Researching Networks

I’m a fan of using networks to break through genealogical brick walls. My shorthand for this is “People tend to marry someone they know.” When you’re studying a community it helps to start mapping everyone. Look at their relatives, look at their neighbors, look at the other people who sign the same documents. It’s time consuming but not hard.

It’s called social network analysis. I remember reading something from Tony Proctor at Parallax View, I can’t put my finger on it right now. I also remember seeing something with the leaders of the American Revolution. Can’t find that either.

Instead I find some old bookmarks about researchers who analyzed the social networks in three epic poems: the Greek Iliad, the English poem Beowulf, and the Irish Táin Bó Cuailnge. It turns out these three have the characteristics of real-life social networks.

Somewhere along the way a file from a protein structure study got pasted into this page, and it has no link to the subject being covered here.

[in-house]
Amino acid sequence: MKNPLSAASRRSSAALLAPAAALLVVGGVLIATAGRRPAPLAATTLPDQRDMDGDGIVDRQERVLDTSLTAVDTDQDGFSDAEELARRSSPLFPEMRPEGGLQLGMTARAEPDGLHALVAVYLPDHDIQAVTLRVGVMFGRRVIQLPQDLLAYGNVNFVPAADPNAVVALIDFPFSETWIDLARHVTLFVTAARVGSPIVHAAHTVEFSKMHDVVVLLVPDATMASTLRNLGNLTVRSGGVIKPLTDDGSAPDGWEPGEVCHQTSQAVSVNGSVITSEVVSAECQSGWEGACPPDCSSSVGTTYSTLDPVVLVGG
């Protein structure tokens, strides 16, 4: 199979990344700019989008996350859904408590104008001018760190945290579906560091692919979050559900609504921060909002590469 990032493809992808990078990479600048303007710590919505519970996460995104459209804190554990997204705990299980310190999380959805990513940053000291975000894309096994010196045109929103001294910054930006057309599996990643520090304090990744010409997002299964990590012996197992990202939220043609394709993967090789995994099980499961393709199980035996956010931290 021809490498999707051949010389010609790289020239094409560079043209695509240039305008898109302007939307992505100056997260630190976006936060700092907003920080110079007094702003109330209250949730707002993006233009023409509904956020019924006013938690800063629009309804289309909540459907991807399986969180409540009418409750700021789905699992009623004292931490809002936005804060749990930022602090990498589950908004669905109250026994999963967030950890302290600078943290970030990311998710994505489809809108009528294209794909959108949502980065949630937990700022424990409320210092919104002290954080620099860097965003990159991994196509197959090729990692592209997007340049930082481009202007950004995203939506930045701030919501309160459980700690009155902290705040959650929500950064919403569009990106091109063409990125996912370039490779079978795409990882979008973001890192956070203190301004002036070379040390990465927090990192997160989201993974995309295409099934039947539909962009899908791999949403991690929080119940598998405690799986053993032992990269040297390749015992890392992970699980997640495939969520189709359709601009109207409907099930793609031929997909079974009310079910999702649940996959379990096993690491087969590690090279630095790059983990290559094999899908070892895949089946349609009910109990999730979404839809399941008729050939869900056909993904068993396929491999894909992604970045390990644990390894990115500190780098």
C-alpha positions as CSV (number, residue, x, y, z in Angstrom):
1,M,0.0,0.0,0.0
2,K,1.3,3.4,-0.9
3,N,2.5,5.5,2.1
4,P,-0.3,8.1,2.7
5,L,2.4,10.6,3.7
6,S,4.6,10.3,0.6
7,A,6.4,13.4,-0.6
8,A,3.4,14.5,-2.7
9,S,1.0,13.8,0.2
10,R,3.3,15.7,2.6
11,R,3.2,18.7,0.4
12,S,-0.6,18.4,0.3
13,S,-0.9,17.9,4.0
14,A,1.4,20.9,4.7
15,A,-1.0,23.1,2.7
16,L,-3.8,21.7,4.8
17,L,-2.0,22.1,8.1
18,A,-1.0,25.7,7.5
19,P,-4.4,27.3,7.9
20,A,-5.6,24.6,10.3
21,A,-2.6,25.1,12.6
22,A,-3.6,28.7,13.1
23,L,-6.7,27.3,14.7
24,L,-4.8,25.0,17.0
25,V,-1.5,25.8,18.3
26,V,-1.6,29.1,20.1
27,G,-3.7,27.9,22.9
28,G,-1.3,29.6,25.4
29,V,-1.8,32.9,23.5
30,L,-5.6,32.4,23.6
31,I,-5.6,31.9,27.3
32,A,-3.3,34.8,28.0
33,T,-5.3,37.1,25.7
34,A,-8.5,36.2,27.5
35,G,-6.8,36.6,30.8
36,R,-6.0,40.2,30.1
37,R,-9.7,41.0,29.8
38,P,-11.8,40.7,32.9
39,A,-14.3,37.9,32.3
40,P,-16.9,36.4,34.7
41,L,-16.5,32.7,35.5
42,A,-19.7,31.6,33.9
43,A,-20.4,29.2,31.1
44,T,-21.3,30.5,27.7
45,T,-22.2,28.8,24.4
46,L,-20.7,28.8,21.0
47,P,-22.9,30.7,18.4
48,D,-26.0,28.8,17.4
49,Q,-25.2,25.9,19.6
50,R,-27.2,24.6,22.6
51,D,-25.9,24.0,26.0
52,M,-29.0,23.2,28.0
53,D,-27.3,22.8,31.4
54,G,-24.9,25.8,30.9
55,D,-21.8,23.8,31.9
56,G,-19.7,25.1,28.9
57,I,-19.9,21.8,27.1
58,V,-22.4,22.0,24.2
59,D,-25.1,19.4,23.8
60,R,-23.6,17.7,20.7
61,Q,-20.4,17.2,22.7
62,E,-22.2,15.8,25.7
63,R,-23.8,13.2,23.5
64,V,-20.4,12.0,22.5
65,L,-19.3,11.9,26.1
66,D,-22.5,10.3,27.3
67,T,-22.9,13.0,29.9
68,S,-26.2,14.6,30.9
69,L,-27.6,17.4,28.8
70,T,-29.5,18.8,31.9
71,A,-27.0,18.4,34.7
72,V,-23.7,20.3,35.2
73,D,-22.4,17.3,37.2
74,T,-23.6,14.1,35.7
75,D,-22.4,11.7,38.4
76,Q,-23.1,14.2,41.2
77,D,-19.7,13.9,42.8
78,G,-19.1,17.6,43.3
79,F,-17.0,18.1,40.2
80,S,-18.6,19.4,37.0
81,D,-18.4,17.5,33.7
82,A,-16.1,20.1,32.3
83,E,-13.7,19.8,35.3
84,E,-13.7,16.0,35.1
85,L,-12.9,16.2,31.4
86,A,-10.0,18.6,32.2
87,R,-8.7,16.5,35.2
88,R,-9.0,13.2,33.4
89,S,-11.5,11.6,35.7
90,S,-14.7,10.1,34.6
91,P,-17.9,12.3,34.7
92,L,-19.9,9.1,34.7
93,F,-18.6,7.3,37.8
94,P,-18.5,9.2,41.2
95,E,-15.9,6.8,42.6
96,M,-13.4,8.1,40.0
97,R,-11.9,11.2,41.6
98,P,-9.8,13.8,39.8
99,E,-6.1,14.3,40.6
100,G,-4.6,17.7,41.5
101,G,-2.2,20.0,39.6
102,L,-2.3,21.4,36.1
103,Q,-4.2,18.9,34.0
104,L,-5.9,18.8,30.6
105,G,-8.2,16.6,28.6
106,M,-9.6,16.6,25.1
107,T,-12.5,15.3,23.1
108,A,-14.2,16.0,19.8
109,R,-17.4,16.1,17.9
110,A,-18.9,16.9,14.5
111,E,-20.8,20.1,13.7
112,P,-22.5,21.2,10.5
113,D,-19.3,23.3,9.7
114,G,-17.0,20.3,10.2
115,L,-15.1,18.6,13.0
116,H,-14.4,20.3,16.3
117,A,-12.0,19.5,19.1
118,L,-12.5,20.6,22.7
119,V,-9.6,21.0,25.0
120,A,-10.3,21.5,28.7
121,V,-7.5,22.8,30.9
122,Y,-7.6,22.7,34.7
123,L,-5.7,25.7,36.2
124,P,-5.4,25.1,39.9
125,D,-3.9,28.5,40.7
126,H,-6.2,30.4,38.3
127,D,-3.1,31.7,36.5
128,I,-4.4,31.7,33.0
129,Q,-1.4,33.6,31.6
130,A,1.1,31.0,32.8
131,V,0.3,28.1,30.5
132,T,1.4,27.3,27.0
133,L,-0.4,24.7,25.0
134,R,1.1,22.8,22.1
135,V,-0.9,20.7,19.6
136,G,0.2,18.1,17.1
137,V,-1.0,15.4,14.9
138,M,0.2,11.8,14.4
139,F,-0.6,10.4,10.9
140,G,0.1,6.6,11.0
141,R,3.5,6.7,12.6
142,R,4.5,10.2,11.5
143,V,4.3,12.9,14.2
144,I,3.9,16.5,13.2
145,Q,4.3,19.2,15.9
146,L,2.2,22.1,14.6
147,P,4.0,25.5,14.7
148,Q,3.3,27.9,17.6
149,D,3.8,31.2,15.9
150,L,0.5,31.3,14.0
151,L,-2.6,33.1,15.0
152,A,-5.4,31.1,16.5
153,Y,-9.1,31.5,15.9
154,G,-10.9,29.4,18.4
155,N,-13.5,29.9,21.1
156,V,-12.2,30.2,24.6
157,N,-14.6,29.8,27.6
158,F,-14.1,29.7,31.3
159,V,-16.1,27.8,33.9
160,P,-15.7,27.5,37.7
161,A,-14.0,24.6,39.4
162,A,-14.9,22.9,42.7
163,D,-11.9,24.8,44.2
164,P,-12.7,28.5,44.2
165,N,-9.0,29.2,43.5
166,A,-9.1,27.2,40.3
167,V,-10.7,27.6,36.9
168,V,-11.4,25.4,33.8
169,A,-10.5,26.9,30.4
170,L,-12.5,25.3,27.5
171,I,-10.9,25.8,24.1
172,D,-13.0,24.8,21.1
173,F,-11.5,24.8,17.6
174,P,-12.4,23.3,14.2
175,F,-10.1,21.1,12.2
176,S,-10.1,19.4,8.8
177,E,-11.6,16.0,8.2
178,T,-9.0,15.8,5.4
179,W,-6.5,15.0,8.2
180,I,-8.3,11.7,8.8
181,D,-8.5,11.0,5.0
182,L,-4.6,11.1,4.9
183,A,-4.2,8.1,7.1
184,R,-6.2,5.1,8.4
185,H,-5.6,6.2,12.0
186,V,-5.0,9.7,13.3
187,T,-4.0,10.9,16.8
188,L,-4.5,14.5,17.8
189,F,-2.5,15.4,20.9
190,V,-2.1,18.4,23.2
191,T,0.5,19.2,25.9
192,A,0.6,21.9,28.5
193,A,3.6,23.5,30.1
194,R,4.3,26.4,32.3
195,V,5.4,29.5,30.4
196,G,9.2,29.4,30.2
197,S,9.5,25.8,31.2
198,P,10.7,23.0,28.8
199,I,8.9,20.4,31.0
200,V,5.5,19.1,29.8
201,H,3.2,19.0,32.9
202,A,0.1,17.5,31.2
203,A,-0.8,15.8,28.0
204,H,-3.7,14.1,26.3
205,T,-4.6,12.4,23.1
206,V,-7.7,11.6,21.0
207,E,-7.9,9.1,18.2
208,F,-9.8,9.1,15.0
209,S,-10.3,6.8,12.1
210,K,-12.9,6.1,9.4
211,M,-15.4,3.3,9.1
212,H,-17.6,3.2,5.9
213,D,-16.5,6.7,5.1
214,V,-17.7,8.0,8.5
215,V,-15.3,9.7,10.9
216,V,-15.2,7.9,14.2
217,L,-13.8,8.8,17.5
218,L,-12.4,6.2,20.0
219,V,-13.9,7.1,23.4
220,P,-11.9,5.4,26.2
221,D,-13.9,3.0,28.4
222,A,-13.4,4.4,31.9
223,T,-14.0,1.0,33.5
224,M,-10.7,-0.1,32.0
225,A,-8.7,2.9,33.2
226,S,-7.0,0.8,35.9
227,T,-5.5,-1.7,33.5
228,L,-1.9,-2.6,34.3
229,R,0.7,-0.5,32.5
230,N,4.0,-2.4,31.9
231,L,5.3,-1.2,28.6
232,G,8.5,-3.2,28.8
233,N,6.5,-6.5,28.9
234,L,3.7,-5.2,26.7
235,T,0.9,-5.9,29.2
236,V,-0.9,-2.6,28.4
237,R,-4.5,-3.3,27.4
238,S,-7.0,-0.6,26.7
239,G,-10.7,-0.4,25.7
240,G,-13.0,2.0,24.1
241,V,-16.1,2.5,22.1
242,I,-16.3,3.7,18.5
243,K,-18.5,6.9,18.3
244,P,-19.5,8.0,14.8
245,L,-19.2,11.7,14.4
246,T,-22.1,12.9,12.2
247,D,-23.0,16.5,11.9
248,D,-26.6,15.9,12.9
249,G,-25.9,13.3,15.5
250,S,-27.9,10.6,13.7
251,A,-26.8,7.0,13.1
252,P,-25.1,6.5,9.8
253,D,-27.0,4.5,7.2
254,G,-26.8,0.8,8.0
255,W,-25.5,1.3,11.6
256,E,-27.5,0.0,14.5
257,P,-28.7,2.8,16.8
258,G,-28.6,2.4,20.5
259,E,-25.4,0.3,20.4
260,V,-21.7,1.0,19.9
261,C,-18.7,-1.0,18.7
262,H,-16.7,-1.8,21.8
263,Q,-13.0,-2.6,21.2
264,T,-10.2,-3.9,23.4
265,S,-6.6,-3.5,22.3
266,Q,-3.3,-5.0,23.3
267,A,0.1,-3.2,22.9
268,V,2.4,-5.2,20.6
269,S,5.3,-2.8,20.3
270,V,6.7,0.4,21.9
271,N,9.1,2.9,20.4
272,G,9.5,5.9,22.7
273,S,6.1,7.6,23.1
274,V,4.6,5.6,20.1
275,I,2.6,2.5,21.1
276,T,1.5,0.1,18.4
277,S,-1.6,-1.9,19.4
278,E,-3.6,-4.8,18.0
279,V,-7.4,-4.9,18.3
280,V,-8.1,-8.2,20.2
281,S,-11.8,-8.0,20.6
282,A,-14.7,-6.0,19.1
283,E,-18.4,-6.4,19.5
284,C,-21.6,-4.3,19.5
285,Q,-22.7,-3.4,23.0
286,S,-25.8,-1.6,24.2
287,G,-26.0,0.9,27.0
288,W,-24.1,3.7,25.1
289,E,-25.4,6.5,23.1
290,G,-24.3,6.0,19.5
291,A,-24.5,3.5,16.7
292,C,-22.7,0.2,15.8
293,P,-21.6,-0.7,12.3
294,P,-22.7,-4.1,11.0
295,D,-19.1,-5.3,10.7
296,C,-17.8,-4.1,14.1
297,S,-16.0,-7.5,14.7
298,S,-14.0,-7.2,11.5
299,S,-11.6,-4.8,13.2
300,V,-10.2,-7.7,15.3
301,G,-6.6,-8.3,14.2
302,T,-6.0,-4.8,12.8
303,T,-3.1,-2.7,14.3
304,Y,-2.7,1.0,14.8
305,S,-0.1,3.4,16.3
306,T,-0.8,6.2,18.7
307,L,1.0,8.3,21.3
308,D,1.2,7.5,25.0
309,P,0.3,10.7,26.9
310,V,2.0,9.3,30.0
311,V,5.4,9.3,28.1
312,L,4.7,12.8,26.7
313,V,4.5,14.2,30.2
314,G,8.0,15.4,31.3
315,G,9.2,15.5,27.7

Then, the researchers analyzed four works of “modern fiction”: Fellowship of the Ring, Harry Potter, Les Misérables, and Richard III. The social relationships in these are flatter. They don’t have the interlinked connections with other characters that people have in real-life networks.

I feel like I could almost have guessed, even before I read about the study. In high school I read Gone With the Wind, with some of my friends. As a group we ended up having many different discussions about idealizing the past and distorting the evils of slavery. In among the politics and ethics, I also thought this novel was a bit unusual in the number of relationships among minor characters. Kathleen Calvert. The Tarleton twins. Mrs. Mead. It’s common in novels. I thought it might be that Margaret Mitchell based the story on real life, just because of the network depth she gave it.

Now I’m going to go figure out where I’ve stashed all my info on social networks. Must be around here somewhere.

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Updated Apr. 26, 2020 to add link.

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